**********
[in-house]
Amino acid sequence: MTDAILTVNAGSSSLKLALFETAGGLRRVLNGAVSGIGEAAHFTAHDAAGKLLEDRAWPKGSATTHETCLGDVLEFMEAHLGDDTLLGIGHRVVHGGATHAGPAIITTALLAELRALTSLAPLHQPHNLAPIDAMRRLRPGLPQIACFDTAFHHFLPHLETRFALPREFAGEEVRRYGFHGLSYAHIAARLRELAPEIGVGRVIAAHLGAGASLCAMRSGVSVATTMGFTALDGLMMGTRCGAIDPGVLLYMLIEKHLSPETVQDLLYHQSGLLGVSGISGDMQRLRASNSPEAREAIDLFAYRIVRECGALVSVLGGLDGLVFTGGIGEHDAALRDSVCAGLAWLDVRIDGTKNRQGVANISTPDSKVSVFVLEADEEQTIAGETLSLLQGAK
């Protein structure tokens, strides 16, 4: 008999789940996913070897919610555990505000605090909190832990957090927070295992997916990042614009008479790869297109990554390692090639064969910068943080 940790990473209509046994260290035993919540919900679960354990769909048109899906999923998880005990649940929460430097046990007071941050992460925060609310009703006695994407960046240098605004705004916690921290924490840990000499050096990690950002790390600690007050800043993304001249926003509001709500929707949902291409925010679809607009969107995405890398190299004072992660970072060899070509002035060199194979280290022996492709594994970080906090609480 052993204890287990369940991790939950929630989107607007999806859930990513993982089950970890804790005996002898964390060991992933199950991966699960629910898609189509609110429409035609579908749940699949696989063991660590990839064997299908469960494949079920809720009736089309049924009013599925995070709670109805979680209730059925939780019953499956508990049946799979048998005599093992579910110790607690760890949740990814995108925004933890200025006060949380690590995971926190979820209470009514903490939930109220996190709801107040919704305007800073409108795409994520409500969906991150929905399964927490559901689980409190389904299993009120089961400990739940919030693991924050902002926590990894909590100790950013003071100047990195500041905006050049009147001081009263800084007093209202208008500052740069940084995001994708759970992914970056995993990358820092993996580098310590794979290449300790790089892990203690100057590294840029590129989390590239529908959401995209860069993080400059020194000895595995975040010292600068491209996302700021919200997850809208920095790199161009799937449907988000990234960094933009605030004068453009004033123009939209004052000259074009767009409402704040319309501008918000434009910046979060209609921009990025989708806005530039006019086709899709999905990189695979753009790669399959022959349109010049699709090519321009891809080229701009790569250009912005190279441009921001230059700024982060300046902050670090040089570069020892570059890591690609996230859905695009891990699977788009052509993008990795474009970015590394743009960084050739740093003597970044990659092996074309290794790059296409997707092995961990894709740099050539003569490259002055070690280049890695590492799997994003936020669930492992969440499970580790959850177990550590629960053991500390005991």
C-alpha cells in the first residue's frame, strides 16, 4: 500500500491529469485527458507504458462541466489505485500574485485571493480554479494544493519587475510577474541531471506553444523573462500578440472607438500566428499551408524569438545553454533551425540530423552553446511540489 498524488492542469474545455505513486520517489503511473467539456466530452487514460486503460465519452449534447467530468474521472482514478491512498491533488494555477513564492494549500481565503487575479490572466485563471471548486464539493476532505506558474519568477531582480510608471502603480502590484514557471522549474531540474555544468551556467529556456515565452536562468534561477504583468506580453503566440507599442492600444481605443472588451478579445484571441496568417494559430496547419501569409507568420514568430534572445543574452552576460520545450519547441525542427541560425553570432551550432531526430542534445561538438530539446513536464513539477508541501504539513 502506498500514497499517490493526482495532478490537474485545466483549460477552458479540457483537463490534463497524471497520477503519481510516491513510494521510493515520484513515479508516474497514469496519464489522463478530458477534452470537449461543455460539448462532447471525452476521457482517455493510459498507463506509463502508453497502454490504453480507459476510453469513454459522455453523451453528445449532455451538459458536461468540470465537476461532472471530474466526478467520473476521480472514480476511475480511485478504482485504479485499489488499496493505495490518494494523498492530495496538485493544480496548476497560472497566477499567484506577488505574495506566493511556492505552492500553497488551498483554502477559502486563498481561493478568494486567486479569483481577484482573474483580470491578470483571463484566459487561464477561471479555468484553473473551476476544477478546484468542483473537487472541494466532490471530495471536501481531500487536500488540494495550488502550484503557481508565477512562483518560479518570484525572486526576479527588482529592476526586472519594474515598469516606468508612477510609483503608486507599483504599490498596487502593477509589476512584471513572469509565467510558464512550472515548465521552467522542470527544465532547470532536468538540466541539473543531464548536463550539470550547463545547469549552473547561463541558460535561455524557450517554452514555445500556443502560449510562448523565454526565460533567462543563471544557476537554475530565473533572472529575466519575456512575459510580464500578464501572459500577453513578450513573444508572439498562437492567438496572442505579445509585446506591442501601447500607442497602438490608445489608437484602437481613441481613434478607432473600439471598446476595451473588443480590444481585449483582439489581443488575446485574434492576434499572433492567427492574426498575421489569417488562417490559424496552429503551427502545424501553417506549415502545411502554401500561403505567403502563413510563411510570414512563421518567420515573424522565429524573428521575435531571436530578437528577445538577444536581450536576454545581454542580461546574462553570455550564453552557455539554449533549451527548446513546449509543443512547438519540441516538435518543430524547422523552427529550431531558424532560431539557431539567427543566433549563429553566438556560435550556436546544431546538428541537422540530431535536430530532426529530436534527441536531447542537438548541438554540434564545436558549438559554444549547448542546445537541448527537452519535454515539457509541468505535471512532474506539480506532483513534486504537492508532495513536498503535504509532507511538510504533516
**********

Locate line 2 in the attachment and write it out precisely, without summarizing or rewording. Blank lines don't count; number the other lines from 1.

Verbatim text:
Amino acid sequence: MTDAILTVNAGSSSLKLALFETAGGLRRVLNGAVSGIGEAAHFTAHDAAGKLLEDRAWPKGSATTHETCLGDVLEFMEAHLGDDTLLGIGHRVVHGGATHAGPAIITTALLAELRALTSLAPLHQPHNLAPIDAMRRLRPGLPQIACFDTAFHHFLPHLETRFALPREFAGEEVRRYGFHGLSYAHIAARLRELAPEIGVGRVIAAHLGAGASLCAMRSGVSVATTMGFTALDGLMMGTRCGAIDPGVLLYMLIEKHLSPETVQDLLYHQSGLLGVSGISGDMQRLRASNSPEAREAIDLFAYRIVRECGALVSVLGGLDGLVFTGGIGEHDAALRDSVCAGLAWLDVRIDGTKNRQGVANISTPDSKVSVFVLEADEEQTIAGETLSLLQGAK